“You can only start with what you’ve got,” Giblett argues, “but if you don’t build on that and skill up you’ll do what you’ve always done, you’ll get what you’ve always got” (p. 56).  The assumption that we all should “skill up” is proposed as central to making a marriage work and in this regard Giblett proposes many practical ideas, tips, and suggestions.

He discusses the “I do” and all the wedding-focused moments versus the challenge of switching from “me-thinking” to “we-thinking,” which he sees as predominantly a challenge for men more than women. The challenge for women, he believes, is more typically the loss of the dream (i.e., the discovery that the marriage isn’t going to fulfill your hopes and dreams), the challenge to hang on to a sufficient sense of self while all around “want a piece of you,” and the challenge of balancing up all that we-thinking with some me-thinking.

Giblett discusses problems with porn addiction and screens and says the online world is one of the biggest challenges we have ever faced in terms of fidelity, integrity, and honesty in relationships. His use of self is honest when he describes how he manages the dilemma of attraction and desire outside of marriage: “being a red-blooded man, sometimes the feeling is so strong and so deep it is like falling in love. At other times I know it’s just a passing infatuation” (p. 75). He discusses the differences between falling in love and loving long term. This is a useful distinction through which to view various dilemmas discussed and to deepen the reader’s understanding. Love, lust, sex and passion are all discussed candidly, as is the recognition that such attraction, as well as addictions, can “knock us off balance” (p. 75) and “intoxicate us” (p. 72).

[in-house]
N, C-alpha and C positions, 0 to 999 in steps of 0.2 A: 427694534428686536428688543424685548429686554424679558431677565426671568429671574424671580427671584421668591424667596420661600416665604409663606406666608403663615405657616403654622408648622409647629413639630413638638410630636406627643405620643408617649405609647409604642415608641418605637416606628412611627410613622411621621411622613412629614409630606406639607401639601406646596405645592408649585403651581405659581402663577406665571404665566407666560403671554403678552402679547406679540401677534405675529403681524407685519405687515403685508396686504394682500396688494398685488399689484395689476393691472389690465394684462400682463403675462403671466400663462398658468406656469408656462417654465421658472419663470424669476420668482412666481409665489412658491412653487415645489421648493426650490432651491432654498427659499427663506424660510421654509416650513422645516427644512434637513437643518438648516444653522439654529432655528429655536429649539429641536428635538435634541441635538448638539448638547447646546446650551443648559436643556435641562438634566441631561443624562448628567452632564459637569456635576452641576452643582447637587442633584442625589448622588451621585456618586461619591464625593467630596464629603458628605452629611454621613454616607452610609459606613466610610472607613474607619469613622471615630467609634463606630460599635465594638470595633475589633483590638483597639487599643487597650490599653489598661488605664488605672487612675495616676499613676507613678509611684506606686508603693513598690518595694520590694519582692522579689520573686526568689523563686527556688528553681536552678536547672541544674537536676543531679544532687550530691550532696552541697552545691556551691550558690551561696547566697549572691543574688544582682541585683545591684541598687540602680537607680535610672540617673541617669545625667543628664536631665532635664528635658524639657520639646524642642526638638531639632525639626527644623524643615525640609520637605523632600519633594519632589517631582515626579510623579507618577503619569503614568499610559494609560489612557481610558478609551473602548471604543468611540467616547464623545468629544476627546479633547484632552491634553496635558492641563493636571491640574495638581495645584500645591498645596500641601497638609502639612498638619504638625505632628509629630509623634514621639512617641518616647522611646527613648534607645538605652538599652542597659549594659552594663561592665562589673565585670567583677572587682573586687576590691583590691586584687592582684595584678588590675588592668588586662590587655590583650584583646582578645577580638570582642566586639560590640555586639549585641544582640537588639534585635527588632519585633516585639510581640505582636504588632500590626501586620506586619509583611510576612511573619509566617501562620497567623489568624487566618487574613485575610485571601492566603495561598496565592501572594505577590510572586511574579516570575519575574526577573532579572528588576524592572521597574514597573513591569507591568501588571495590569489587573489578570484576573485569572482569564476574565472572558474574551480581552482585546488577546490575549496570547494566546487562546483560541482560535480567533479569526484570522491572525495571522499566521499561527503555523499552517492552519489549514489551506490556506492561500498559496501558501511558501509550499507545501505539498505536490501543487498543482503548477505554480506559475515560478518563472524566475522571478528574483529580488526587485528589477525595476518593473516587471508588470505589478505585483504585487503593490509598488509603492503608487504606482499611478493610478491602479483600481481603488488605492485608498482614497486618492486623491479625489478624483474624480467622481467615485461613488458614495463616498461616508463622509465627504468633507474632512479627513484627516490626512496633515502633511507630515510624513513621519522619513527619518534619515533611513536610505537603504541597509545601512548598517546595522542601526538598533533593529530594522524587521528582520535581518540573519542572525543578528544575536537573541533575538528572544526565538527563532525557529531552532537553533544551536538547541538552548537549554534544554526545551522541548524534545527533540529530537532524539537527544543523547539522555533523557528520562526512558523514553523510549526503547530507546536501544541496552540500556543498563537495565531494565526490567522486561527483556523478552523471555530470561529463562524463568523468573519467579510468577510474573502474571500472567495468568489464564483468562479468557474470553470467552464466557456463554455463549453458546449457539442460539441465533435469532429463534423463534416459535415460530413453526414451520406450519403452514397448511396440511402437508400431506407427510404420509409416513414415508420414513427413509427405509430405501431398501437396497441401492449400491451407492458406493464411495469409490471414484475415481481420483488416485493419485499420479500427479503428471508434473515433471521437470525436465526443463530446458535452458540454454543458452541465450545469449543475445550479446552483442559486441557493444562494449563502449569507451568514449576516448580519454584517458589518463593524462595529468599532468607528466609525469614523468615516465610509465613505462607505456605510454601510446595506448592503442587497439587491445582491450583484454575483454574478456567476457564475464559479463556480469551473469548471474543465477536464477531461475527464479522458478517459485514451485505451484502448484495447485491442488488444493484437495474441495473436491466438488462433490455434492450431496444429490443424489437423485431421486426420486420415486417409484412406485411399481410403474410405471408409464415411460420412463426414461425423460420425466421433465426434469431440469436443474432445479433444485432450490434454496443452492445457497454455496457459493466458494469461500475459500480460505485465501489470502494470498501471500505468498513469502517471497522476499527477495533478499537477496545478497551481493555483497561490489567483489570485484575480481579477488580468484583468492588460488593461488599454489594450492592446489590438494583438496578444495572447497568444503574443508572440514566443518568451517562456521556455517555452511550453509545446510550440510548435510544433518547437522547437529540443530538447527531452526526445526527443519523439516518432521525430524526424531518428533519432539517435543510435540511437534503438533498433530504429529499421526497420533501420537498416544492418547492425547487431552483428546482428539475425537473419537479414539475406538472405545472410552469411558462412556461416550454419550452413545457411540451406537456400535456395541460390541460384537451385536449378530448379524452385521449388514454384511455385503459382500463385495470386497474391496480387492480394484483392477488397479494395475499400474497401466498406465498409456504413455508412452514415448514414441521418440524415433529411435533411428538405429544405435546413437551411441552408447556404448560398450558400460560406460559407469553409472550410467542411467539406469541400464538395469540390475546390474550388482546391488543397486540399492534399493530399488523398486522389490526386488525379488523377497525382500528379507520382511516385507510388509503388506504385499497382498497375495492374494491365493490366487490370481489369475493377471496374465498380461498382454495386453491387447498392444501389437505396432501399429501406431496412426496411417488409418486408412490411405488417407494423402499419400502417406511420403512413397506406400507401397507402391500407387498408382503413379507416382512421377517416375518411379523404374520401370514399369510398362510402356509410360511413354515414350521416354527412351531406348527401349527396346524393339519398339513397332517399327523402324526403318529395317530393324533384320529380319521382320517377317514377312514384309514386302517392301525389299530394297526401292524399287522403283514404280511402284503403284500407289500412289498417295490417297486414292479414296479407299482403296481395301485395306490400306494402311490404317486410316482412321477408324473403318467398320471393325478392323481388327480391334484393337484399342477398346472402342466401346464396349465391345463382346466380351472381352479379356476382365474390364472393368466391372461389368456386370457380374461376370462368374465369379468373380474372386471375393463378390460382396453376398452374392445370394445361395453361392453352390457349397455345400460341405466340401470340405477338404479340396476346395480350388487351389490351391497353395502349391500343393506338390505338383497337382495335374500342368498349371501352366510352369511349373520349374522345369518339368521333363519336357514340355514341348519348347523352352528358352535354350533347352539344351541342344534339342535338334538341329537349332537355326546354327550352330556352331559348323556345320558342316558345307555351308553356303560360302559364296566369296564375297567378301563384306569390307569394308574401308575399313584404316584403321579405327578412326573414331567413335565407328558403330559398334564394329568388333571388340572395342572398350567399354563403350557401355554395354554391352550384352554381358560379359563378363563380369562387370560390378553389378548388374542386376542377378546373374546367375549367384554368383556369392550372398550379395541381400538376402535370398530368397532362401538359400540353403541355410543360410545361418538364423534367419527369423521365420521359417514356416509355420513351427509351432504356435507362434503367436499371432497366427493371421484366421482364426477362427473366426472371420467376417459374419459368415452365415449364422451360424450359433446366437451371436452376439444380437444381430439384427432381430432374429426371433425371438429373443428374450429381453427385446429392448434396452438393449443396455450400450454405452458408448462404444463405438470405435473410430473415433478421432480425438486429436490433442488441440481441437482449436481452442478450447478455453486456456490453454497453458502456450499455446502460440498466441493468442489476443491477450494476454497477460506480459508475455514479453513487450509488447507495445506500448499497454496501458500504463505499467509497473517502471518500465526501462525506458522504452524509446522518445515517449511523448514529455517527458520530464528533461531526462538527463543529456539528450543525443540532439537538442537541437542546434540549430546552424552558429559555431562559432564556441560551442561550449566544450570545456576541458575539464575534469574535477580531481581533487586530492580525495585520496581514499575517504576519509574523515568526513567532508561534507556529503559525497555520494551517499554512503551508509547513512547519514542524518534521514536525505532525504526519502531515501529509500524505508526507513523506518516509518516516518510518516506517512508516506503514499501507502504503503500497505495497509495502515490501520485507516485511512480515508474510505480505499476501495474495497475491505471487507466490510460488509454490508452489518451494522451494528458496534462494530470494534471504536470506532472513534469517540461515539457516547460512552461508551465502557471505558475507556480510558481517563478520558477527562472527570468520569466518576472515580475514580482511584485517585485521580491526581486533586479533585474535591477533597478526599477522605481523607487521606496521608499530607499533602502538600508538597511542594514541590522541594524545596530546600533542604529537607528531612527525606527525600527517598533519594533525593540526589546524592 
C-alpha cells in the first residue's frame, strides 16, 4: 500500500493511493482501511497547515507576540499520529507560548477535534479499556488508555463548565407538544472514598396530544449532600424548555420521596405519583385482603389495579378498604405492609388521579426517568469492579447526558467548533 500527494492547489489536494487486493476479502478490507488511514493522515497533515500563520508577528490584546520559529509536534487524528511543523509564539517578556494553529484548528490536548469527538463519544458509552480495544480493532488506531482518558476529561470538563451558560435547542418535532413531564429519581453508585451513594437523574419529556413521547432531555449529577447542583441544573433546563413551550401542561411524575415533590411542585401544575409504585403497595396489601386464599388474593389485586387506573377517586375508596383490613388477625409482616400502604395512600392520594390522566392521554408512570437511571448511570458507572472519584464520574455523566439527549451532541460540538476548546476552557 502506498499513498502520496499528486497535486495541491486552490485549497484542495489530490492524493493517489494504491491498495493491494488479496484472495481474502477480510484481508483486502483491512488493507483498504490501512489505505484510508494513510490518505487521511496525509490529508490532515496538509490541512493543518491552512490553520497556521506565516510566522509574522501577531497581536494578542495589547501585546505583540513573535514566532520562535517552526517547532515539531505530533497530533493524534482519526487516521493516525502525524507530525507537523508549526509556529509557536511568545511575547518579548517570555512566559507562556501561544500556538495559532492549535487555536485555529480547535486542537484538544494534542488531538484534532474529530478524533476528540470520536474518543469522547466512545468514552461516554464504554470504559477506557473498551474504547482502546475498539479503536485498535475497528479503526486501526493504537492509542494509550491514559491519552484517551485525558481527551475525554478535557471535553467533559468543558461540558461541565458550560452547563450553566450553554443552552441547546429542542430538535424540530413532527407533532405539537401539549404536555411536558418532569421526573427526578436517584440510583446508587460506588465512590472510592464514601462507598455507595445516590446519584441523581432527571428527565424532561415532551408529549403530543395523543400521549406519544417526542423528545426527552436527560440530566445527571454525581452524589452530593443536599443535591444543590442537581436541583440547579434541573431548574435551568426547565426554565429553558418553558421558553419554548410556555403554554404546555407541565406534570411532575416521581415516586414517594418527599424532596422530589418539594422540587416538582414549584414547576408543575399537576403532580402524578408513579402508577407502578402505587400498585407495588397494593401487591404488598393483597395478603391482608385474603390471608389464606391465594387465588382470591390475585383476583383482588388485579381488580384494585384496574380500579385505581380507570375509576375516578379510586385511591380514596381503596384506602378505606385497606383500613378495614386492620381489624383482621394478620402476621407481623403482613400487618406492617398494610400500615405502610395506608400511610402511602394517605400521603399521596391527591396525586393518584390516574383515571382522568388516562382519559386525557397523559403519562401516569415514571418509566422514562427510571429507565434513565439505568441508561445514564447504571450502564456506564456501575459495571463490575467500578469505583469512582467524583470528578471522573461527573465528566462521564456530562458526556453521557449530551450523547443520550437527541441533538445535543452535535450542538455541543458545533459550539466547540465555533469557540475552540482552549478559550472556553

There is a section on communication that implores readers to get more skilled at expressing emotions and to learn the art of listening as well as having conversations in instalments. The method proposed reflects tenets of Imago Therapy, Gottman, and Johnson, all of which are beneficial. For many readers, the ideas proposed will be very helpful, yet this book is likely to provide little consolation for those with serious trauma histories, although such readers are hopefully likely to seek professional help as the author recommends.

A helpful metaphor for marriage is the three-legged stool. Giblett proposes that the three legs represent confluence, contact, and withdrawal. He says most of us are reluctant to embrace withdrawal as a valid part of marriage and that Western culture is permanently besotted with confluence but uncomfortable with contact and withdrawal. There is a discussion of intimacy in which the author concludes that it takes practice to learn how to be with yourself and your partner under all conditions, and that we should not panic when intimacy is not there.

Giblett points to ideas about intimacy throughout the book and one is lead to conclude that the conditions required in order for intimacy to be realised are deep acceptance, safety, security, calm, a state of rest, mutuality, and feeling comfortable in body and soul. And then “even when it comes together we can feel the transience of that bliss”. (p. 144). Ultimately Giblett concludes, “It is mystery”.

This book will be a valuable adjunct to the self-help books on relationships, while providing a launching pad for those wanting further reading. Giblett concludes that there is no recipe for marriage, and in normalising differences and difficulties, he helps us look for the opportunity to grow up, especially in the light of the complexity of marriage in the modern world.


Return to Articles